I have heard it said that this idea would remove choice. I don’t agree. Parents will still have the choice of sending their sons and daughters to private school if they wish. What it will do is remove part of the incentive for them to do that.

Across the UK over 80% of university students are from state schools, so the measure I suggest will not on its own solve the University funding crisis. On the other hand, I think it would at least be fairer than the current system. On the other hand, I’m not sure fairness counts for very much these days…

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Why Graduate Teaching Assistantships Should Be Scrapped

Posted in Education with tags , , , , , , on April 24, 2014 by telescoper

There’s an interesting piece in today’s Times Higher about the variability in pay and working conditions for Graduate Teaching Assistants across the UK Higher Education sector. For those of you not up with the lingo, Graduate Teaching Assistants (GTAs) are (usually) PhD students who fund their doctoral studies by doing some teaching for the department in which they are studying. As the piece makes clear, the use of GTAs varies widely between one university and another across the country and indeed between one department and another within the same university. The use of such positions is higher in arts and humanities departments than in science and engineering, because the latter general have more opportunity to fund scholarships for PhD students, either from one of the Research Councils or elsewhere. Such scholarships pay a stipend (tax-free) as well as the fee for studying as a PhD student.

When I arrived at the University of Sussex last year I found that the School of Mathematical and Physical Sciences operated a GTA scheme in parallel with Research Council bursaries. Students funded by a research council scholarship received a stipend paid at a national rate of about £13,600 per annum, but were able to top this up by undertaking a limited amount of teaching in the School (e.g. marking coursework, helping with workshops, or demonstrating in the teaching laboratories). Externally funded students did teaching on a voluntary basis. The GTAs on the other hand were required to undertake a fixed amount of teaching without remuneration in order to cover their fees.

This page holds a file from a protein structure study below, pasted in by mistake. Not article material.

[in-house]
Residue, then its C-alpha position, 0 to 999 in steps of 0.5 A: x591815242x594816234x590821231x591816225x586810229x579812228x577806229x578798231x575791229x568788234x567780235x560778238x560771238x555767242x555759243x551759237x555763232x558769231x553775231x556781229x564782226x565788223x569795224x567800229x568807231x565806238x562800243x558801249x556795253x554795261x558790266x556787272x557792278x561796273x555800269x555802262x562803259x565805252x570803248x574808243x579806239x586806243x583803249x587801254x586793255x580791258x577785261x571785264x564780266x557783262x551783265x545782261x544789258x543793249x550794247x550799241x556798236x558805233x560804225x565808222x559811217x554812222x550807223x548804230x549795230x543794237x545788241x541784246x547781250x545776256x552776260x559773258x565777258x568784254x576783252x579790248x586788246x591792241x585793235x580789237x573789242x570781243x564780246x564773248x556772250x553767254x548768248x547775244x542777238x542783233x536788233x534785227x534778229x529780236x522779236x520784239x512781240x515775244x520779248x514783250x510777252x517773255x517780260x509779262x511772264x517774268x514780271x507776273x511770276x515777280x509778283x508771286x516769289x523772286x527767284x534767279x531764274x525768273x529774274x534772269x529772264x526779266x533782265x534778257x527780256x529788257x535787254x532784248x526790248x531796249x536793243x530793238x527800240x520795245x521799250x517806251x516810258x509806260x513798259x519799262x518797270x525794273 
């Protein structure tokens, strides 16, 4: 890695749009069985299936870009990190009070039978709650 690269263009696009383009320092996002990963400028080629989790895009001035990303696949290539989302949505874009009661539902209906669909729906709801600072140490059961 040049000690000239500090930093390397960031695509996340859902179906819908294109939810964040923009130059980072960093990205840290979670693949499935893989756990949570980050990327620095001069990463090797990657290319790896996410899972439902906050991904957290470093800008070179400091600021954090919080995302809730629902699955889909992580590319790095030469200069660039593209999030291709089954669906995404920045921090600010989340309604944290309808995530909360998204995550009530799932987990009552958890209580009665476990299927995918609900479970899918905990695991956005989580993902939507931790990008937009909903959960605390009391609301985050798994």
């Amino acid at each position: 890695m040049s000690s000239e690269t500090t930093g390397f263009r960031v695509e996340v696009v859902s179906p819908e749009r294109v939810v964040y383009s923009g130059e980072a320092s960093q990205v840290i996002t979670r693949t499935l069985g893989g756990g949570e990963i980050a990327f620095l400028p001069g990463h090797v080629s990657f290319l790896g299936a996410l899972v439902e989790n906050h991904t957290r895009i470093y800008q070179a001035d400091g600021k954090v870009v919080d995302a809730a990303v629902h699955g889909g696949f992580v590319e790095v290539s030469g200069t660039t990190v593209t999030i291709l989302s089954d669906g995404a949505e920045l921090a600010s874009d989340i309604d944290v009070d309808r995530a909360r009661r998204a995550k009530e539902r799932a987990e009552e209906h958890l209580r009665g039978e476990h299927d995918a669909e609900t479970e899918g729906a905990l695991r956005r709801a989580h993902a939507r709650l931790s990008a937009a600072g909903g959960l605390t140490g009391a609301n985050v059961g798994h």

I found this two-tier system unfair and divisive, with students funded as GTAs clearly treated as second-class citizens. One of the first major decisions I made as Head of School was to phase out the GTA scheme and replace it with bursaries on exactly the same terms as externally-funded ones with the same opportunity to top up the stipend with some teaching income. I announced this at a School meeting recently and it was met with broad approval, the only reservation being that it would be difficult if too few students opted to do extra teaching to cover the demand. I think that’s unlikely, actually, because although the stipend is not taxable so is equivalent to a somewhat higher amount in salary terms, Brighton is quite an expensive part of the country and most students would opt for a bit of extra dosh. Also, it is actually very good for a PhD student to have teaching experience on their CV when it comes to looking for a job.

Existing GTA schemes make it too easy for departments engage in exploitative behaviour, by dumping a huge amount of their teaching duties on underpaid and unqualified PhD students. It’s also unfair for the undergraduate students, nowadays paying enormously high fees, to be fobbed off onto PhD students instead of being taught by full-time, experienced and properly trained staff. Of course the system I’m advocating will be difficult to implement in departments that lack external funding for PhD students. Having to pay a full-stipend for each student will be more expensive and will consequently lead to a reduction in the number of PhD students that can be funded, but that’s not necessarily a bad thing. Indeed, the whole structure of undergraduate teaching will have to change in many departments. From what I’ve seen in the National Student Survey, that isn’t necessarily a bad thing either…

As I’ve argued a number of times on this blog, the current system drastically overproduces PhD students. The argument, a matter of simple arithmetic, is that on average in a steady state each potential PhD supervisor in the university system will, over their entire career, produce just one PhD student who will get a job in academia. In many fields the vast majority of PhDs have absolutely no chance of getting a permanent job in academia. Some know this, of course, and take their skills elsewhere when they’ve completed, which is absolutely fine. But I get the strong feeling that many bright students are lured into GTAs by the prospect that an illustrious career as an academic awaits them when really they’re just being hired as cheap labour. The result is a growing pool of disillusioned and disaffected people with PhDs who feel they’ve been duped by the system.

The British system of postgraduate research study is that it basically takes three years to do a degree. In the United States it usually takes much longer, so the employment of students as GTAs has less of an impact on their ability to complete their thesis on schedule. Although there are faults with the UK’s fast-track system, there is also much to recommend it. Not, however, if the student is encumbered with a heavy teaching load for the duration. The GTA scheme (which incidentally didn’t exist when I did my PhD nearly thirty years ago) is a damaging American import. In much of continental Europe there are far fewer PhD students and in many countries, especially in Scandinavia, PhD students are actually paid a decent wage. I think that’s the way we should go.

More Cuts to University Funding

Posted in Education, Politics, Science Politics with tags , , , , , , on February 11, 2014 by telescoper